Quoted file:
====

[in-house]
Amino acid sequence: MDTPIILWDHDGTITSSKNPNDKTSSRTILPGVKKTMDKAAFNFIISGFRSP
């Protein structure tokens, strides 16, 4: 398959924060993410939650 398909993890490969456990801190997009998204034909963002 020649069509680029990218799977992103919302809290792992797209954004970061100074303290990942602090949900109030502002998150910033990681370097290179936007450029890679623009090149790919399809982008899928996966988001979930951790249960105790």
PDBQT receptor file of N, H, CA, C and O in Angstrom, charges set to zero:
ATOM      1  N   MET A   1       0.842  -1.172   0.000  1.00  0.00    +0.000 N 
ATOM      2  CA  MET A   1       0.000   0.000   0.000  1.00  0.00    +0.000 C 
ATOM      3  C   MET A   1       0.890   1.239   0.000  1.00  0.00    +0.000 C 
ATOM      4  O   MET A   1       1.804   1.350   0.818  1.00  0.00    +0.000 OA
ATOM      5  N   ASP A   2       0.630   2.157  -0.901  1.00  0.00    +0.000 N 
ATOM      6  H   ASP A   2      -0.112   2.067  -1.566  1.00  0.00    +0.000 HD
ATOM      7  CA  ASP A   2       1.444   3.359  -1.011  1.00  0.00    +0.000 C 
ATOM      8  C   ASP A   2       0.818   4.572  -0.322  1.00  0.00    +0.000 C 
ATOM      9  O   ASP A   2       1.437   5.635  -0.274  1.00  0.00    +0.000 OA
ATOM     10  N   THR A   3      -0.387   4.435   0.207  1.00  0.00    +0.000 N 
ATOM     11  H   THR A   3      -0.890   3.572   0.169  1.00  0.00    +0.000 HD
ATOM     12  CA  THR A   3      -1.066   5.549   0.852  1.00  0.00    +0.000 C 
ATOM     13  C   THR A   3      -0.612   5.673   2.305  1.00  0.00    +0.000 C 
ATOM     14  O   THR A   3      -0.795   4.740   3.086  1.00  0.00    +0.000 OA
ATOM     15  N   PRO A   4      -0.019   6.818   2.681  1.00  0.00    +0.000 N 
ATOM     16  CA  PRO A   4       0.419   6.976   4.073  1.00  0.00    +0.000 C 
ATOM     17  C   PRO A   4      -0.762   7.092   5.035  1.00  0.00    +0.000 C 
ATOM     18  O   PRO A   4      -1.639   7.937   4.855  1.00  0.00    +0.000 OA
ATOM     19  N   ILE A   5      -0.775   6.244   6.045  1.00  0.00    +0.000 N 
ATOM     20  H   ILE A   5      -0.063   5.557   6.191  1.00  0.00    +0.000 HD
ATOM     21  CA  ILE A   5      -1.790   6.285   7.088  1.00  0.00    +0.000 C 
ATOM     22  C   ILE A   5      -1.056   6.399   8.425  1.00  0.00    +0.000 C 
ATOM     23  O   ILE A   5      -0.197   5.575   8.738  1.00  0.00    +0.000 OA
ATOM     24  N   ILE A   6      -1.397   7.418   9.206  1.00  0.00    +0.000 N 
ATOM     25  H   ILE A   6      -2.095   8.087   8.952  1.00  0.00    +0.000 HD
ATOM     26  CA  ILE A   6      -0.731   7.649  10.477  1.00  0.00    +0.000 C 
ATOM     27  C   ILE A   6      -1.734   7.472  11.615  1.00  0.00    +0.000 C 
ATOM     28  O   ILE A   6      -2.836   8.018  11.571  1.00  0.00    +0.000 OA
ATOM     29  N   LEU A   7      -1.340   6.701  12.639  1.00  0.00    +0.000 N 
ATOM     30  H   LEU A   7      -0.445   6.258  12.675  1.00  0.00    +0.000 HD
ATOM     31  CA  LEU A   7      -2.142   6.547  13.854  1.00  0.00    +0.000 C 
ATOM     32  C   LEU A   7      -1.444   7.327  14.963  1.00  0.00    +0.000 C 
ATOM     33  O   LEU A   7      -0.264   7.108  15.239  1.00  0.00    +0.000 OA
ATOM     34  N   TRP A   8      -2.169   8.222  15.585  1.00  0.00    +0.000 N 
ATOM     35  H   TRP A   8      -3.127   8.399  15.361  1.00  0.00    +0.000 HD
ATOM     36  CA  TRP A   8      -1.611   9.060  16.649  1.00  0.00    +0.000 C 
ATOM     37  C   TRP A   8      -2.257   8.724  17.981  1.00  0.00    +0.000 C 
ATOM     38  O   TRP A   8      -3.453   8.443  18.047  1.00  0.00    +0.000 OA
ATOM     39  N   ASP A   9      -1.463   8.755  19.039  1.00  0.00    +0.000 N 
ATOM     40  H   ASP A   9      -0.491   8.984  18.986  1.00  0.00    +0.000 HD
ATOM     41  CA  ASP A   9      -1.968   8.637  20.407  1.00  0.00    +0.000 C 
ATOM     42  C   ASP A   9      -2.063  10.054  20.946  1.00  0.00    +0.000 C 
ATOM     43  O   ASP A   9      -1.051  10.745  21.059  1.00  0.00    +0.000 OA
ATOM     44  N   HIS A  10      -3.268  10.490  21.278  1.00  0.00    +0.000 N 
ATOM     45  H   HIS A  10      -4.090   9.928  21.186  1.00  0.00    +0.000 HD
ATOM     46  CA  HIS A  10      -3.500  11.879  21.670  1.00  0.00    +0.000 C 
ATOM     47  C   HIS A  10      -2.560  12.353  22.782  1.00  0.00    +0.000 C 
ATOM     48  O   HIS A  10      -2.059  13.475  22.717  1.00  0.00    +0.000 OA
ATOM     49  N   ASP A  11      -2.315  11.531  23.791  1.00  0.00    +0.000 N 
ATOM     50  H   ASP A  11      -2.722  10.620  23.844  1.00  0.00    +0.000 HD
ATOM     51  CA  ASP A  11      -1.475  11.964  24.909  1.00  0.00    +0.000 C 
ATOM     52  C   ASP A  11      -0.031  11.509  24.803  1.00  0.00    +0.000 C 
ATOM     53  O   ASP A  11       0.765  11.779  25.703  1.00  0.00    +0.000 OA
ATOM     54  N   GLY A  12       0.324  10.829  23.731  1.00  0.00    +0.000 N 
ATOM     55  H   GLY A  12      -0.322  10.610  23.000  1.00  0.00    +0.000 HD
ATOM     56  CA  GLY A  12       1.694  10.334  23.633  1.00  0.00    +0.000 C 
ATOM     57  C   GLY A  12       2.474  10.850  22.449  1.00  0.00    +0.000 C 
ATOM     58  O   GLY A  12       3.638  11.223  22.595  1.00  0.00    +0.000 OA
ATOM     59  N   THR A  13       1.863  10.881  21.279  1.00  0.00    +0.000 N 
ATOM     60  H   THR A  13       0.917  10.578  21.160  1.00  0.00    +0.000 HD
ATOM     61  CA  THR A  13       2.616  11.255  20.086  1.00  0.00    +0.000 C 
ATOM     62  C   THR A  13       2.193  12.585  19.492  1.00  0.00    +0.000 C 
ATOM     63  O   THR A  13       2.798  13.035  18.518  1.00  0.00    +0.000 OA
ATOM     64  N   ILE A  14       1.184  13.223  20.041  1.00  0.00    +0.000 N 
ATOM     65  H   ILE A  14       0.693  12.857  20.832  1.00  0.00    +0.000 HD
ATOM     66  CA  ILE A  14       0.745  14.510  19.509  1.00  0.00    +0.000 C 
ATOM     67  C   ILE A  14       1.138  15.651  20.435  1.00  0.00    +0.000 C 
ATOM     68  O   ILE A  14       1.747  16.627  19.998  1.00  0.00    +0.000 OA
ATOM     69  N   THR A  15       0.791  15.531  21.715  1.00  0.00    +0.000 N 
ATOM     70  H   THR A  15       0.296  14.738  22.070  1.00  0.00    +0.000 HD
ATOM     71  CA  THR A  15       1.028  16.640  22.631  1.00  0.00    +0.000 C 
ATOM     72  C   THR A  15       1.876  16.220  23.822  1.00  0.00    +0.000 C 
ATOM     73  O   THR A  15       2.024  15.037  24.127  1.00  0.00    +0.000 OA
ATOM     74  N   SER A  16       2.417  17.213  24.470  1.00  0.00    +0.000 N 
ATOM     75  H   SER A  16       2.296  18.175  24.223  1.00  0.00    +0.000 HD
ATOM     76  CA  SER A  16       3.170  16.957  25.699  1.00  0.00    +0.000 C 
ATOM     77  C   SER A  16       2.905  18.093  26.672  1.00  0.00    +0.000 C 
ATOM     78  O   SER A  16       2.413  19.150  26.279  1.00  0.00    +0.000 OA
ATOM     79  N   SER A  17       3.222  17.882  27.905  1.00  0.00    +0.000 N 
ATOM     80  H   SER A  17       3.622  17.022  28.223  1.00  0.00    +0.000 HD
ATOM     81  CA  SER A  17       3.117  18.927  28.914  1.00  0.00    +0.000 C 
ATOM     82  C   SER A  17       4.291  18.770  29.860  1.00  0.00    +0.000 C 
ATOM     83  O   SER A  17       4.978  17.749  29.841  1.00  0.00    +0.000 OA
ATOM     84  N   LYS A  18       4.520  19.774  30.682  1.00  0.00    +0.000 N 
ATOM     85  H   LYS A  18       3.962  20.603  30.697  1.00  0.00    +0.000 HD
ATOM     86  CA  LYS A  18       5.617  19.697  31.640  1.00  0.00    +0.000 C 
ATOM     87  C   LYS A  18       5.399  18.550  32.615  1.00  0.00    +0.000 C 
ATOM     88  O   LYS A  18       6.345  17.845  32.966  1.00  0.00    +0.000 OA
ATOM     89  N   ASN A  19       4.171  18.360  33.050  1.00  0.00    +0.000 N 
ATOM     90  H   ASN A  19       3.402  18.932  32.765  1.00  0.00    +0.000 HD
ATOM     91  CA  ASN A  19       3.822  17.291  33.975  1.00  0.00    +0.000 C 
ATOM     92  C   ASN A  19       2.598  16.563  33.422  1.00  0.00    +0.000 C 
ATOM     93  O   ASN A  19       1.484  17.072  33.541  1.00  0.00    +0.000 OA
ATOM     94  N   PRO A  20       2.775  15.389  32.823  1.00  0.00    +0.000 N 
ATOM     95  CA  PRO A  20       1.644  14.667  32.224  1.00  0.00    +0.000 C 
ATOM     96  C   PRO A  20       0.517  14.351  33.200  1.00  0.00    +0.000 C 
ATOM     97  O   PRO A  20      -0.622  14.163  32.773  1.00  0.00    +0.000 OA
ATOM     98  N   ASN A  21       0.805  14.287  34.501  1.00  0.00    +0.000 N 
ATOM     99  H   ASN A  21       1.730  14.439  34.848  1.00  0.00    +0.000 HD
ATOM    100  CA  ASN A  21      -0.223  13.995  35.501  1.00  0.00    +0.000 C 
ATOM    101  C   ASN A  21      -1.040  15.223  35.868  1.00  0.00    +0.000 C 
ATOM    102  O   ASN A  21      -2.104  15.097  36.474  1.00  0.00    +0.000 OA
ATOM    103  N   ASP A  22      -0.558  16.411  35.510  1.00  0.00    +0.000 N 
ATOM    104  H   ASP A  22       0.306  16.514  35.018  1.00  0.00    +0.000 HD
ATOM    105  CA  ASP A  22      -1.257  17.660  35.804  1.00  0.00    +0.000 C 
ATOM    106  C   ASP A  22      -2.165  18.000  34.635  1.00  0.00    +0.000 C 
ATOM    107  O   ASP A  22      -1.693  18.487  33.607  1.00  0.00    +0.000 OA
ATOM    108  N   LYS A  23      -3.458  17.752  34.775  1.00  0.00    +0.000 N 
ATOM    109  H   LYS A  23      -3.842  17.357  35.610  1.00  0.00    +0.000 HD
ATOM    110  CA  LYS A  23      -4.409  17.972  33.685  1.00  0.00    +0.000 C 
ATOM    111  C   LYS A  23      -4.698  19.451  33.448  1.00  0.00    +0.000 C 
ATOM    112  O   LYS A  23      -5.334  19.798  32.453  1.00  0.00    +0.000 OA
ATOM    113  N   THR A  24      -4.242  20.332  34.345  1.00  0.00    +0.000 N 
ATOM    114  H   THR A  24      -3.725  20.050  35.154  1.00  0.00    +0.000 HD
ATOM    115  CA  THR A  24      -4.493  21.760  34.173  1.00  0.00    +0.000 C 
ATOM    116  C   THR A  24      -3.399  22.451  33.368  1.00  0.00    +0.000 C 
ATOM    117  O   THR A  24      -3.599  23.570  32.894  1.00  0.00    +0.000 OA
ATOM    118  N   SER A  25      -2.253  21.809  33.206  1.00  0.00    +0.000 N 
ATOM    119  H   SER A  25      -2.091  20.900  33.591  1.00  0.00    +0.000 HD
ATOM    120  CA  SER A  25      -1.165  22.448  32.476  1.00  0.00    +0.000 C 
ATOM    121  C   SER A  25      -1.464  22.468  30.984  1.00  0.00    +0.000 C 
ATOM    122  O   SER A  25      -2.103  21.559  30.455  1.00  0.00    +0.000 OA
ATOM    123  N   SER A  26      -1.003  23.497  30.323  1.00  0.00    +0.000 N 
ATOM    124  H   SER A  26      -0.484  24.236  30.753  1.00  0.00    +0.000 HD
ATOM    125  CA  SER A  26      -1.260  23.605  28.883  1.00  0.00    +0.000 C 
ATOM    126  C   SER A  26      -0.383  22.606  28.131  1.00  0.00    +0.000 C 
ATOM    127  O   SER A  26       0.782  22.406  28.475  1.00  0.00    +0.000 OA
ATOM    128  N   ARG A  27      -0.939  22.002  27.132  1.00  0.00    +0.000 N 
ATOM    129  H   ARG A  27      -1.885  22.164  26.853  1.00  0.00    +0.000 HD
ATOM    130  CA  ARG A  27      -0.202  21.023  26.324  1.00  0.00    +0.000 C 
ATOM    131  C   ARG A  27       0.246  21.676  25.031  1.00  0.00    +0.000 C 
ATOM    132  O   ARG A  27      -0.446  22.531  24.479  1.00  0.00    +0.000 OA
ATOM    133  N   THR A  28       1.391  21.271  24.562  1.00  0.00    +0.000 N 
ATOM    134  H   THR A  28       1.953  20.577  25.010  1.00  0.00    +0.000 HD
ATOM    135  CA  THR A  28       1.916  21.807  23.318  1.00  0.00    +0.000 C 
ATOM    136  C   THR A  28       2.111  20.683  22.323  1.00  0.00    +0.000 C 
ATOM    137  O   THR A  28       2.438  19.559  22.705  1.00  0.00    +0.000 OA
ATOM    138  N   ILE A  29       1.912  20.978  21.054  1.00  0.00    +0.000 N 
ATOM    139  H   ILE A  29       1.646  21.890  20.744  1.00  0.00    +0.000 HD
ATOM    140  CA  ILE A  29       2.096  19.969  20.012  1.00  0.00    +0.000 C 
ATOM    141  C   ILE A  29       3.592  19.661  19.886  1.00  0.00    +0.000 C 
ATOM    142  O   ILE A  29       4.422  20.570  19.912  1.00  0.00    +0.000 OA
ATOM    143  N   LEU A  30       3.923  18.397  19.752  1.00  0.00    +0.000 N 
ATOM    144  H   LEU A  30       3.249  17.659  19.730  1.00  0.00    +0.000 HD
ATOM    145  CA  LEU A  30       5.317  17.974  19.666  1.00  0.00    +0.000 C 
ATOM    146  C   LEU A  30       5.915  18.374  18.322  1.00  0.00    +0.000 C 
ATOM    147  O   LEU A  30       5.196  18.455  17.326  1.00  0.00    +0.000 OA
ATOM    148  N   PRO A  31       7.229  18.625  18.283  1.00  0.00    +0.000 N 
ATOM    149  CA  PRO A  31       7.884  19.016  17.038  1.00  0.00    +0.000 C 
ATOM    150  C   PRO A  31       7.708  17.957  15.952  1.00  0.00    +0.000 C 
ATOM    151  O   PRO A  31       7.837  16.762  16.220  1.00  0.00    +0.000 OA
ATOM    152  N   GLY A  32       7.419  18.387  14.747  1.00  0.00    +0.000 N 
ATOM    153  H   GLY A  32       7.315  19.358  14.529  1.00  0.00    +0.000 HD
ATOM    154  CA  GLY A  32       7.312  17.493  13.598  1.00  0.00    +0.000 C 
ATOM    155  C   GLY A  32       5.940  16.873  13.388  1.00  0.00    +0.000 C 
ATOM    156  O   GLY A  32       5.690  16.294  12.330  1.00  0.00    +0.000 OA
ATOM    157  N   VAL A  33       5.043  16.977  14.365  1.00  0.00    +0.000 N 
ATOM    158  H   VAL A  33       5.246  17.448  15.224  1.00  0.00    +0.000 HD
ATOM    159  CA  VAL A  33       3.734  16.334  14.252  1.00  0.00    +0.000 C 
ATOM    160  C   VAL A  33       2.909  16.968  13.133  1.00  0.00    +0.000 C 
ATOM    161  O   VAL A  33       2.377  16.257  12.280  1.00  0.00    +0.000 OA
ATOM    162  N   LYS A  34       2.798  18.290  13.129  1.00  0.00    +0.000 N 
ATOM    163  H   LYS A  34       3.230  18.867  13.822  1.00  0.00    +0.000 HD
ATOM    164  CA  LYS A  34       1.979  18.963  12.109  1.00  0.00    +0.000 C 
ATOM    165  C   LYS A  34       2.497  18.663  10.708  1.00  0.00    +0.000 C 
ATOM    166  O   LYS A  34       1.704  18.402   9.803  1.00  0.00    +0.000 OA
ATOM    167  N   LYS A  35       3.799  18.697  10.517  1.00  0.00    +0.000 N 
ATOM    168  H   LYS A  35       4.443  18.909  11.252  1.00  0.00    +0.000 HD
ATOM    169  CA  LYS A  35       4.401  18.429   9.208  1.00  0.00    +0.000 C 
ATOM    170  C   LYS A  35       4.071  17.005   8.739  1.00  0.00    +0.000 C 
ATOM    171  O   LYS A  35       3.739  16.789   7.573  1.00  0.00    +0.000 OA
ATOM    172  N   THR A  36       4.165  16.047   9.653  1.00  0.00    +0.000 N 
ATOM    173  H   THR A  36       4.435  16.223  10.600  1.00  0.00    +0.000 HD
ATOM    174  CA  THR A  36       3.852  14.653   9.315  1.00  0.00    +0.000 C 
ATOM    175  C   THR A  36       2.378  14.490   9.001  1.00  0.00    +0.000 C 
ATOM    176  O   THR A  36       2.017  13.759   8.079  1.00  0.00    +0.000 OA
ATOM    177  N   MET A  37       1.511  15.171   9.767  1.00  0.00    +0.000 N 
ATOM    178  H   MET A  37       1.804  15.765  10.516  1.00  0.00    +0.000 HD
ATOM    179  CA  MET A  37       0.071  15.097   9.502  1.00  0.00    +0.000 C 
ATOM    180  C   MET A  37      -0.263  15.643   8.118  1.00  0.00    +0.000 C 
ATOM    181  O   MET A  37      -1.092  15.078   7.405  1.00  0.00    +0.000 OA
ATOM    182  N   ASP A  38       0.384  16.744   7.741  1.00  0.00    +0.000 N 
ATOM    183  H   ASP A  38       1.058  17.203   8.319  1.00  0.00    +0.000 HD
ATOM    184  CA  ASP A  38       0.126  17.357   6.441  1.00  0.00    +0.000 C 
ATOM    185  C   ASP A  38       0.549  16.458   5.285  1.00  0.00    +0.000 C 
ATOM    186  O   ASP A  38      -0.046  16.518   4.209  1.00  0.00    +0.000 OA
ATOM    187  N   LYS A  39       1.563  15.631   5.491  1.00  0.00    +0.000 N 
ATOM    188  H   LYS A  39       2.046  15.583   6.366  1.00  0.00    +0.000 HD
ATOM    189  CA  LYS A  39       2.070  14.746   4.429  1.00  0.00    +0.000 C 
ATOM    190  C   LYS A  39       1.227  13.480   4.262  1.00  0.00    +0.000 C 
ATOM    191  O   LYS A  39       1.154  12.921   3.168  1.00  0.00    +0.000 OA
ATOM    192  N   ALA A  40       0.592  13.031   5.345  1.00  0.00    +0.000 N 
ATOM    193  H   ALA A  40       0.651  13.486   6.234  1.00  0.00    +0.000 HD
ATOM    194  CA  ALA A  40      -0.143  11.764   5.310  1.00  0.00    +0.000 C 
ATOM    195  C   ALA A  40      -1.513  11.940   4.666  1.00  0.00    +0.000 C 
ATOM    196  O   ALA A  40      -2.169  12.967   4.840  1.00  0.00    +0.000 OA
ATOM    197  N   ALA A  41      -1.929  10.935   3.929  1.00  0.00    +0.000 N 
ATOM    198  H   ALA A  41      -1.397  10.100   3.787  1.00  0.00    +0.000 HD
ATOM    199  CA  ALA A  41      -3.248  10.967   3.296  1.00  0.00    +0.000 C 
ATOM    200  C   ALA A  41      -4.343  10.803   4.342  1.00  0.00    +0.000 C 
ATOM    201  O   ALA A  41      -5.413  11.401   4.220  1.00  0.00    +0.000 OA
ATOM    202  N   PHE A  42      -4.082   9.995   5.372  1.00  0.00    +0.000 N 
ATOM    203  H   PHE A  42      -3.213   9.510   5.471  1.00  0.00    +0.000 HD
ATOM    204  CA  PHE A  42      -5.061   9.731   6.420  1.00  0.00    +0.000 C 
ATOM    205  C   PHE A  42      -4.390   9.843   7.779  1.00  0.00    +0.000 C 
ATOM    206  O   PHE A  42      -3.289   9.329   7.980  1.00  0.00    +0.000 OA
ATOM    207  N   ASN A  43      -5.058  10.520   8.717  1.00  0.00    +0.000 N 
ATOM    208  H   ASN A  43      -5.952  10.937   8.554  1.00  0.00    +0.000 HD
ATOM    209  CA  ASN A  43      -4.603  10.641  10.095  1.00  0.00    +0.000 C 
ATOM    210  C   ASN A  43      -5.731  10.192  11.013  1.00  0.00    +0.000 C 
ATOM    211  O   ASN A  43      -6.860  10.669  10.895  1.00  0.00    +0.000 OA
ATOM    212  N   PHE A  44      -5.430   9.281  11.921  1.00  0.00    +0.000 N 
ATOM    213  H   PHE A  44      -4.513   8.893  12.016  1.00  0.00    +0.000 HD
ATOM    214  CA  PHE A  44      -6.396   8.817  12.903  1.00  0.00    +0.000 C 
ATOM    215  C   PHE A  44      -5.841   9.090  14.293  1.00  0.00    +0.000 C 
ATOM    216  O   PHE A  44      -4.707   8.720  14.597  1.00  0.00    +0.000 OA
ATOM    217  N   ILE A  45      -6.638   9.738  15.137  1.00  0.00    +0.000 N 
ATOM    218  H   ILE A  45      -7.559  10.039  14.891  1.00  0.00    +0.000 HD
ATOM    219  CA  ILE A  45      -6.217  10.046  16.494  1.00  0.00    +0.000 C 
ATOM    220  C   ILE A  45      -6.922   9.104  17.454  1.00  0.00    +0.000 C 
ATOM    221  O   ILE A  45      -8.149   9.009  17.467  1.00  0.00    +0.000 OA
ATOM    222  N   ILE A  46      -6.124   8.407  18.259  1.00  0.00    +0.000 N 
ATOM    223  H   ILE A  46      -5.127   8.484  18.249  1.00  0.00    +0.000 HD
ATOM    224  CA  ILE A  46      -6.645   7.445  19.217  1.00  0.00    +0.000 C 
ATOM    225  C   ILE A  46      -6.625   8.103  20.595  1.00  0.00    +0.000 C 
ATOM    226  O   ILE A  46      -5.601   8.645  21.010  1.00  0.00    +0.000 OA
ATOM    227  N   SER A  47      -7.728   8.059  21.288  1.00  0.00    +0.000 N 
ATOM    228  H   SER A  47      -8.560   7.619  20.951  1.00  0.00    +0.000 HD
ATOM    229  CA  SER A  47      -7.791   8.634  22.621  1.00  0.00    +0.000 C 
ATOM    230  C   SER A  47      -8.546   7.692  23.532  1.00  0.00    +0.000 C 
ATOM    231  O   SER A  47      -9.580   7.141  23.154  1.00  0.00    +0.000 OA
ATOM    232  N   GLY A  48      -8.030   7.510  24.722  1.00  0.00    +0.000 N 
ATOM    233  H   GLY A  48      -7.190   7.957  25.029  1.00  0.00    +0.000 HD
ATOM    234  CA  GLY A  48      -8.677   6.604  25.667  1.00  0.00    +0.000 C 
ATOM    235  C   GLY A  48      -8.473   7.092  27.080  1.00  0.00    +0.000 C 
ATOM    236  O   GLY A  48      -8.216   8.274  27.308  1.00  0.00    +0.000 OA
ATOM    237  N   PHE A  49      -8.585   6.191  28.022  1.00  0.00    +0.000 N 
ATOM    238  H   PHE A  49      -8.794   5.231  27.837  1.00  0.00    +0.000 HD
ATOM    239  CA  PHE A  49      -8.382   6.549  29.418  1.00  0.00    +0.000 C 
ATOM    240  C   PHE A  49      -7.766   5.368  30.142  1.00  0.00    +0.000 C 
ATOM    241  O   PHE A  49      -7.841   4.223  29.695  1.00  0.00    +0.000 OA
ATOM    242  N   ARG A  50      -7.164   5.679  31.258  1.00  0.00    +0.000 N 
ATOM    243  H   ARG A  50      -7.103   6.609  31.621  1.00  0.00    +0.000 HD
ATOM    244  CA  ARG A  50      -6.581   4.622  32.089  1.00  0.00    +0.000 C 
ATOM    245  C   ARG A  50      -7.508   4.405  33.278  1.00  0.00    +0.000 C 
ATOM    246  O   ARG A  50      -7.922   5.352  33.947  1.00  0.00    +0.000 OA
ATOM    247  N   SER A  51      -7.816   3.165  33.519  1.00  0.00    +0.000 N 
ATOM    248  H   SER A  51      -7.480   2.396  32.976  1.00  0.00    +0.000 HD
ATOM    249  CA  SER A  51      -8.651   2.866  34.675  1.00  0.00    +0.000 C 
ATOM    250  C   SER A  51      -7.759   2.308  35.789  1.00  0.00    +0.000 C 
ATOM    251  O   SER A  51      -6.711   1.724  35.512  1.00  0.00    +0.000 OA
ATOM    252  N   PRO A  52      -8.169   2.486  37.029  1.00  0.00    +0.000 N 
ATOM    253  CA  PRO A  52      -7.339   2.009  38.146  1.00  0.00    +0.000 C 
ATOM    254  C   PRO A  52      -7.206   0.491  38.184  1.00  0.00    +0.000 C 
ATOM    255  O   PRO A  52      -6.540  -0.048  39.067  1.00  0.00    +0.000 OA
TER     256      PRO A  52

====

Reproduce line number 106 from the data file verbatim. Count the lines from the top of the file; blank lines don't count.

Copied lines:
ATOM    102  O   ASN A  21      -2.104  15.097  36.474  1.00  0.00    +0.000 OA